By not paying taxes at the time of sale in an exchange, investors have a lot more capital to work with, and can bid for higher value properties through an exchange facilitator. By allowing such wide flexibility, the 1031 rule encourages creative deals and is widely powerful as a tool to expand your real estate investment portfolio.
Limitations of the 1031 Exchange Rule
While the 1031 rule is widely flexible, there are some big limitations on the rule that real estate investors should keep in mind. If any of these limitations seem confusing or potentially restrictive in regards to a future deal, make sure to consult a tax professional.
First, 1031 exchanges don’t apply to all property types. While property class, like rental vs. unimproved, generally isn’t a factor, there are types of properties that do not qualify for a 1031 exchange tax deferment. Most notably, primary residences don’t qualify for 1031 exchange deferments. Vacation homes do not qualify either. In both cases, tax professionals have found some creative ways to get around these exceptions, but work arounds will take a while.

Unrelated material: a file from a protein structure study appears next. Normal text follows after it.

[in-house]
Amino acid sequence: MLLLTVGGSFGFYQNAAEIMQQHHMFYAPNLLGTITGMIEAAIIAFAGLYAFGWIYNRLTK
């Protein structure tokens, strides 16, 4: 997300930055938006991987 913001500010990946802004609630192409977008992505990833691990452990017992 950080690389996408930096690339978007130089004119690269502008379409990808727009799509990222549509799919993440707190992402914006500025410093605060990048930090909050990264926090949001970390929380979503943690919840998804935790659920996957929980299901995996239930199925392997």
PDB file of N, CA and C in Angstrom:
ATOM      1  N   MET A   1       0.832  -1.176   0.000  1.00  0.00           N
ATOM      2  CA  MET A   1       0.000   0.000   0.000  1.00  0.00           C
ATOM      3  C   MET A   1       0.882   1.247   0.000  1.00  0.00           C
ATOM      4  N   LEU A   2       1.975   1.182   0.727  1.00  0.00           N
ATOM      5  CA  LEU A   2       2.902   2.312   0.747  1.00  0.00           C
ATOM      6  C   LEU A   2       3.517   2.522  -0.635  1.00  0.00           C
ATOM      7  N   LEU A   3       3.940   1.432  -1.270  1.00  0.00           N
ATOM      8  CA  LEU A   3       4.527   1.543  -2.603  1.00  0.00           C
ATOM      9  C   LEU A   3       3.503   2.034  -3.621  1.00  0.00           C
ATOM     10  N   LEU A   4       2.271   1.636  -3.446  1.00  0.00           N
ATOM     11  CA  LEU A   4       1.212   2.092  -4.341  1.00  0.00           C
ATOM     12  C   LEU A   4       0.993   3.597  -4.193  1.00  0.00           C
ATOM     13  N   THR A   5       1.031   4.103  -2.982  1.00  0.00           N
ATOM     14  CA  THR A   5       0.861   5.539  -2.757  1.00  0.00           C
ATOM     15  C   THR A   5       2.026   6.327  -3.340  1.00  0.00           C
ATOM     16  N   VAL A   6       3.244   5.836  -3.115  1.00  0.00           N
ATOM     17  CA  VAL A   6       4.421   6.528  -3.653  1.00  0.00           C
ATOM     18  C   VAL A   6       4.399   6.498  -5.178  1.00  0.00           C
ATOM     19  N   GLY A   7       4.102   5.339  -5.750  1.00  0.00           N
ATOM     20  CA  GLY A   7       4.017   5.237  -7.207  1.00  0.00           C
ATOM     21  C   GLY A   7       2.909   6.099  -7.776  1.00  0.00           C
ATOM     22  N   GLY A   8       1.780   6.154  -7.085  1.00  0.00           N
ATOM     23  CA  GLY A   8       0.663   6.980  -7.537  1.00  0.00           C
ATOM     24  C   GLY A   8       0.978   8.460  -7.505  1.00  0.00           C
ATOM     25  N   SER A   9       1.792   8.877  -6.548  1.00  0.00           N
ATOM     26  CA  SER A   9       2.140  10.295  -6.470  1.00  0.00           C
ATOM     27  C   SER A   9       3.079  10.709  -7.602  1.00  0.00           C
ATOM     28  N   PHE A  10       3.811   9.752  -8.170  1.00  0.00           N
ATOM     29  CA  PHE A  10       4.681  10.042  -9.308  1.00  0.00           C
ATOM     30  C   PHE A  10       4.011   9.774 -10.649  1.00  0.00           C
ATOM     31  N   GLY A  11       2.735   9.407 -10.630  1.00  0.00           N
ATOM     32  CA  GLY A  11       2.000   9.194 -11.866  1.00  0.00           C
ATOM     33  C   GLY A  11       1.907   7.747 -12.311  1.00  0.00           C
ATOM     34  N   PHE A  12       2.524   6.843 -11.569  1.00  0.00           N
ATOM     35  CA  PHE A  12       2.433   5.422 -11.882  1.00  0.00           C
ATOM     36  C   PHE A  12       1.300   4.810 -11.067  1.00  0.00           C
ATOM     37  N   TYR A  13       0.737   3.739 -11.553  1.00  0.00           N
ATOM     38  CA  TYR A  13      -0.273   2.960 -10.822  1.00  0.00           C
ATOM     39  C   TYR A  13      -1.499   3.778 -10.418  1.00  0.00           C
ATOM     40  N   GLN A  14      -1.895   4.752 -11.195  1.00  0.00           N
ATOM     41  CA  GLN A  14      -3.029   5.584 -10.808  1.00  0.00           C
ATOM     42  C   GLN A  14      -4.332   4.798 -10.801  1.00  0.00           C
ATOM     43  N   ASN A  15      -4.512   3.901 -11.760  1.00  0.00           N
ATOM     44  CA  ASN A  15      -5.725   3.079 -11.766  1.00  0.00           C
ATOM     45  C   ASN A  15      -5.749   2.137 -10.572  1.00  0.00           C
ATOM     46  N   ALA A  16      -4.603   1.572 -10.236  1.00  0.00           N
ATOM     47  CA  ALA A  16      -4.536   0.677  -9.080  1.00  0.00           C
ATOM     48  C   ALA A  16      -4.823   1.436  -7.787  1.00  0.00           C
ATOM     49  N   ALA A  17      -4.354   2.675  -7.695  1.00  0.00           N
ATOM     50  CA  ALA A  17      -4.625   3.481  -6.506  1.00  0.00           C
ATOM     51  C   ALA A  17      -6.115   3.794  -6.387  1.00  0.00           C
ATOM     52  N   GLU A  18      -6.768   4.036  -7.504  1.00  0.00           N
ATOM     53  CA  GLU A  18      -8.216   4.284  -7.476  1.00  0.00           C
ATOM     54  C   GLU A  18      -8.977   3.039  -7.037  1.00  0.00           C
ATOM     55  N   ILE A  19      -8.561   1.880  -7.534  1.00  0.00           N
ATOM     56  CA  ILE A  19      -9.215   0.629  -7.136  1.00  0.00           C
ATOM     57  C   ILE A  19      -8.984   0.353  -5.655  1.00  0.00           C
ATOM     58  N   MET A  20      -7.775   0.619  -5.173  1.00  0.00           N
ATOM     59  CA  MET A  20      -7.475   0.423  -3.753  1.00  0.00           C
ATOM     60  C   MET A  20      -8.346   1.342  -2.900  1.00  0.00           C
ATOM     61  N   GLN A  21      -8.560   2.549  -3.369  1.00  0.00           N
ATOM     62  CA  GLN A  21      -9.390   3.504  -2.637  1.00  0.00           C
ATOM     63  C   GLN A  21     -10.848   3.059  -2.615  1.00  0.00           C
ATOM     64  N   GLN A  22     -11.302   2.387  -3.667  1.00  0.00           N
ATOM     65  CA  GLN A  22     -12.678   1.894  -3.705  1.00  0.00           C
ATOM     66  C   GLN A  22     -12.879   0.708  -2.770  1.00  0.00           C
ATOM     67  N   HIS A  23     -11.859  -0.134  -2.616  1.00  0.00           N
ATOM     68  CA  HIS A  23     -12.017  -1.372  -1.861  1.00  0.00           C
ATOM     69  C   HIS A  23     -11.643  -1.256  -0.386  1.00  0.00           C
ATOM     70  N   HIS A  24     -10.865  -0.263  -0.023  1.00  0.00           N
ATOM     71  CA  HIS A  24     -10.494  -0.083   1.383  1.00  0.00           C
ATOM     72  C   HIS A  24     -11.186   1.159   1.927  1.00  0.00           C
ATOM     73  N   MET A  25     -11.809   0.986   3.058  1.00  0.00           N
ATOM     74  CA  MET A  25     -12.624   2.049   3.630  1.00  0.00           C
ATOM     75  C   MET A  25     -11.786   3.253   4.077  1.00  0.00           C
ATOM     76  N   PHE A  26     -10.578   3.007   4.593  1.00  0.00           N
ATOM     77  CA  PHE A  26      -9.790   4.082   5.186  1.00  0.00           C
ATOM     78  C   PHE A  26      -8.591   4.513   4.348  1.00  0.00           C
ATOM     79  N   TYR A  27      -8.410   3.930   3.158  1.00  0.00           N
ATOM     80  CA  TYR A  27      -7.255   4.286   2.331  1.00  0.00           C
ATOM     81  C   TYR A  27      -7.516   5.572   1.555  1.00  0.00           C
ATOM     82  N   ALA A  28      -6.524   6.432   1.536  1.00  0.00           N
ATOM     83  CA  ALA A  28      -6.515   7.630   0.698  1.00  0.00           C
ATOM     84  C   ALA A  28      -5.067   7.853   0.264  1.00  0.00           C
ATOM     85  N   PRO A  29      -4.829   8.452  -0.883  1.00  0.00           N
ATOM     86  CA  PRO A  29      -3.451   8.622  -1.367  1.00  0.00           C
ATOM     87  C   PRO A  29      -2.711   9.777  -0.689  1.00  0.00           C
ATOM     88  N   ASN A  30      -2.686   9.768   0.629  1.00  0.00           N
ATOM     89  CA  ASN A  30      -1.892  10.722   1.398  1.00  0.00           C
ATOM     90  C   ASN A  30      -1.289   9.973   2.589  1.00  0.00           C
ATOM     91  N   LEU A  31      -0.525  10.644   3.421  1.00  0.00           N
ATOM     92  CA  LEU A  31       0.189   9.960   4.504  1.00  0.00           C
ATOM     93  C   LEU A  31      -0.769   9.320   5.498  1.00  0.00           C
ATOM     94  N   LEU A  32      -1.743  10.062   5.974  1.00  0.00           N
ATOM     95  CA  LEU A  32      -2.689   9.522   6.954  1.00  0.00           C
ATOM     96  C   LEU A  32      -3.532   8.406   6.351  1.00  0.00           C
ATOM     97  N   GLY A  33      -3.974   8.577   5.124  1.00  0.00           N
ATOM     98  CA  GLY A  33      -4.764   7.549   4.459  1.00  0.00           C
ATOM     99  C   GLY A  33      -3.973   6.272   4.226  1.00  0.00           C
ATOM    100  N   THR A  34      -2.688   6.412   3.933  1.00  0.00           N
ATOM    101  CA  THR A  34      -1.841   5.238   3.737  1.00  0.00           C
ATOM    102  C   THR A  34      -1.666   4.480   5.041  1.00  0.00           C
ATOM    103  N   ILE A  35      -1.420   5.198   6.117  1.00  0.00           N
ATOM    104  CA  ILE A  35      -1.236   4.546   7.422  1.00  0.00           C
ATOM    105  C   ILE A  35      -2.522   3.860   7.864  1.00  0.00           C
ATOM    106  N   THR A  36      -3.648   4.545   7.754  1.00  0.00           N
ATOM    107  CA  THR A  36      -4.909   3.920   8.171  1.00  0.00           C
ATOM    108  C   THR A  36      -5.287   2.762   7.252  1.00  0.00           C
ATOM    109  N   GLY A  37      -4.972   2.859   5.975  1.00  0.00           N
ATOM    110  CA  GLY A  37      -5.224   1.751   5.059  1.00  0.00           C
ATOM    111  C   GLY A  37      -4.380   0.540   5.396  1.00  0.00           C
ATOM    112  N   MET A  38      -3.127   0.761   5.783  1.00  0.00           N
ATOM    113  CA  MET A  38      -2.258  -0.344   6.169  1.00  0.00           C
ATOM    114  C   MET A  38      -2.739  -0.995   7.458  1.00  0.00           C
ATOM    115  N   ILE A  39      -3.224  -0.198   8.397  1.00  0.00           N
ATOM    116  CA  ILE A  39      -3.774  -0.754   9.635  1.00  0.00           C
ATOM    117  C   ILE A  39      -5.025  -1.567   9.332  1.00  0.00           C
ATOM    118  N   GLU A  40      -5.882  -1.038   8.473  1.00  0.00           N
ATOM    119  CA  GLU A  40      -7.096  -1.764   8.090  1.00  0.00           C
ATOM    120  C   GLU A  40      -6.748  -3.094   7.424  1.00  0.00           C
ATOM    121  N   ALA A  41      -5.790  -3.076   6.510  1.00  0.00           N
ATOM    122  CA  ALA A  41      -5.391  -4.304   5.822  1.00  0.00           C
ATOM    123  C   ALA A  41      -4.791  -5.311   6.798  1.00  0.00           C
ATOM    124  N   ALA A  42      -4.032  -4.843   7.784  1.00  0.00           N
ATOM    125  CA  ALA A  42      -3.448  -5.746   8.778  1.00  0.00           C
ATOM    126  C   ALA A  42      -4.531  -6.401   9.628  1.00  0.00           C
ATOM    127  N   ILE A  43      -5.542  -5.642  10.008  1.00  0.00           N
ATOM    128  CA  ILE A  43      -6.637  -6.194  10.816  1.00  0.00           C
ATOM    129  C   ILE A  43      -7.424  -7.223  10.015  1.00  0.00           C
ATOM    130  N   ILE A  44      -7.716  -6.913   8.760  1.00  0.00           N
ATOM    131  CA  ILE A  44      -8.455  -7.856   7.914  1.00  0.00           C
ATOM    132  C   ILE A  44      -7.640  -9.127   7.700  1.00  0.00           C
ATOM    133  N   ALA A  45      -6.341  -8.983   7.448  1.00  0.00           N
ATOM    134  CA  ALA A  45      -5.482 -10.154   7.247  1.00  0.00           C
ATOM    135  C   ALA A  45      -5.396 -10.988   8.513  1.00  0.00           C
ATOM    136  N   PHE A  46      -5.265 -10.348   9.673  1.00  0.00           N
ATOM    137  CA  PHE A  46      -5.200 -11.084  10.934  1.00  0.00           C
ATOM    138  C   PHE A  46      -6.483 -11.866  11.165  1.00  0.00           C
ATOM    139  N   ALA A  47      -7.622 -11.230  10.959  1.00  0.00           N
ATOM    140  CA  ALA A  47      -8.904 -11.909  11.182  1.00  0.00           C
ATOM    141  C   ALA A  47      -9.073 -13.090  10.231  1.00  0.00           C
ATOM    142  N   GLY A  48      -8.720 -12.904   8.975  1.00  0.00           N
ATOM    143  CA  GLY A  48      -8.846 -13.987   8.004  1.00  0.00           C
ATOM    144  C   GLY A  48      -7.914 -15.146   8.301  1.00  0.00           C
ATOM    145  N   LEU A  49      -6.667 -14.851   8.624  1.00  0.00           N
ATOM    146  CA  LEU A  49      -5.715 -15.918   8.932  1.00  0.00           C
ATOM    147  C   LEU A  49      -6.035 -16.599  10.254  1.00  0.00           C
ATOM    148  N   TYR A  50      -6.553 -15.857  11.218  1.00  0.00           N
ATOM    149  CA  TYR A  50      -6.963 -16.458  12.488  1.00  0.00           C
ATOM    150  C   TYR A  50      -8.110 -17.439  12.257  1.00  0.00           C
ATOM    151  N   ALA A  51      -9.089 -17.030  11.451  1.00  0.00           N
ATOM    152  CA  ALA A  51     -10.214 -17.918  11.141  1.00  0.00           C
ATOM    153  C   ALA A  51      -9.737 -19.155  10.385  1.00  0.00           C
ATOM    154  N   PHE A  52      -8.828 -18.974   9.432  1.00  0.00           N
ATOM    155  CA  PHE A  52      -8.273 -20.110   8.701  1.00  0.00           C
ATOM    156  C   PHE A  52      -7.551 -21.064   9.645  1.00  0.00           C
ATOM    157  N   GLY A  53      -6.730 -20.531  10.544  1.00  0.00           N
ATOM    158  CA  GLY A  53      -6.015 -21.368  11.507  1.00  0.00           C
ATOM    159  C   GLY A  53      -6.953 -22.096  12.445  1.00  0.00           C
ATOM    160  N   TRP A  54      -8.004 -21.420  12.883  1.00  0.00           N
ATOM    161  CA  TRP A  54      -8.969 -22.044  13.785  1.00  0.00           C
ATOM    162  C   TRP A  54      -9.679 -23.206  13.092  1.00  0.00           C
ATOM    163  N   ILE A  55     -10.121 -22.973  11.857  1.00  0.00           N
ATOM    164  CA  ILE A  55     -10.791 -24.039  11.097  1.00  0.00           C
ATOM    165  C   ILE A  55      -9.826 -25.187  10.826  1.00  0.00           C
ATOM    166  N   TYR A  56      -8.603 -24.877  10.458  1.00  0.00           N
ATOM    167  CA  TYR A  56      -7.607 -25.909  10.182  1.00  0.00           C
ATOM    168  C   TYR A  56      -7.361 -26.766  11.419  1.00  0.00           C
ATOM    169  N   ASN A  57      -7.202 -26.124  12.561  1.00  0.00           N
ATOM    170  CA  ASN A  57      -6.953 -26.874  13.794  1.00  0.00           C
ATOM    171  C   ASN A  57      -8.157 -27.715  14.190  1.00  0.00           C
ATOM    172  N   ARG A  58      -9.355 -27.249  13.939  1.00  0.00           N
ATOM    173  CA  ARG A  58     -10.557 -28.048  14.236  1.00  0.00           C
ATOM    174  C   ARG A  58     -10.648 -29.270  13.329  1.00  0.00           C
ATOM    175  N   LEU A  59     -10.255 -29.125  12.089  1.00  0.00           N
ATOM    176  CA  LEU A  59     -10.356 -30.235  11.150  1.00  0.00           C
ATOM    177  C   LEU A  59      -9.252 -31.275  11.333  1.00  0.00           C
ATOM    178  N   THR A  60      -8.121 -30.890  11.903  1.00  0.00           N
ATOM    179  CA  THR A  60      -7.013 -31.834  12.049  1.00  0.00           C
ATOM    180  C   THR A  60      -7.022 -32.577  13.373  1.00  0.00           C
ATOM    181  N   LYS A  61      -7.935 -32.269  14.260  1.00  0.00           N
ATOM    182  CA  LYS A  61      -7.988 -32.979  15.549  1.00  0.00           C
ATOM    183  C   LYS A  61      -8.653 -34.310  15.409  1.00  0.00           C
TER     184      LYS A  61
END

Second, 1031 exchanges don’t apply to a wide variety of properties outside of real estate, so be careful not to expect a tax deferment in other investment situations. Specifically, the IRS notes the following common investment types as falling outside the bounds of the 1031 exchange rule:
- Inventory or stock in trade.
- Stocks, bonds, or notes.
- Other securities or debt.
- Partnership interests.
- Certificates of trust.
For real estate investment professionals that deal strictly in property transactions, these limitations may not be applicable. But they are good to keep in mind as your investment portfolio expands and broadens.